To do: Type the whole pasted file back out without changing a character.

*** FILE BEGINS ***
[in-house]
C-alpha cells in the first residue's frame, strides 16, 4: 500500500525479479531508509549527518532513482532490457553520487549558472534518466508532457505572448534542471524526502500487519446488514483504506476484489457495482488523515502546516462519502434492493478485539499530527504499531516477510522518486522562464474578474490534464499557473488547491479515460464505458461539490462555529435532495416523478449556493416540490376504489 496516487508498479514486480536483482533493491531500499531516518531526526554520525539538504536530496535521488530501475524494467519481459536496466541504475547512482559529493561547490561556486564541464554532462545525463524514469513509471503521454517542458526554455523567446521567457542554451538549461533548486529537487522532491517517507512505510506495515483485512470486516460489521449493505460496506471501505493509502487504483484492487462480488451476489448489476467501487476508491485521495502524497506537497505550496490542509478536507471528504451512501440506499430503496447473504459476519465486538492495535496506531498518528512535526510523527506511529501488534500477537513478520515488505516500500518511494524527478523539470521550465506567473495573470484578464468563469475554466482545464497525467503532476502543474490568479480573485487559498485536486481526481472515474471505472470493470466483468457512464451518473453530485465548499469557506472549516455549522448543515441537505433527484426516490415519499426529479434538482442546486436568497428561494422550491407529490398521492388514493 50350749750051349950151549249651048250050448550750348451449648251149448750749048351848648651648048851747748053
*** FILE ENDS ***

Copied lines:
[in-house]
C-alpha cells in the first residue's frame, strides 16, 4: 500500500525479479531508509549527518532513482532490457553520487549558472534518466508532457505572448534542471524526502500487519446488514483504506476484489457495482488523515502546516462519502434492493478485539499530527504499531516477510522518486522562464474578474490534464499557473488547491479515460464505458461539490462555529435532495416523478449556493416540490376504489 496516487508498479514486480536483482533493491531500499531516518531526526554520525539538504536530496535521488530501475524494467519481459536496466541504475547512482559529493561547490561556486564541464554532462545525463524514469513509471503521454517542458526554455523567446521567457542554451538549461533548486529537487522532491517517507512505510506495515483485512470486516460489521449493505460496506471501505493509502487504483484492487462480488451476489448489476467501487476508491485521495502524497506537497505550496490542509478536507471528504451512501440506499430503496447473504459476519465486538492495535496506531498518528512535526510523527506511529501488534500477537513478520515488505516500500518511494524527478523539470521550465506567473495573470484578464468563469475554466482545464497525467503532476502543474490568479480573485487559498485536486481526481472515474471505472470493470466483468457512464451518473453530485465548499469557506472549516455549522448543515441537505433527484426516490415519499426529479434538482442546486436568497428561494422550491407529490398521492388514493 50350749750051349950151549249651048250050448550750348451449648251149448750749048351848648651648048851747748053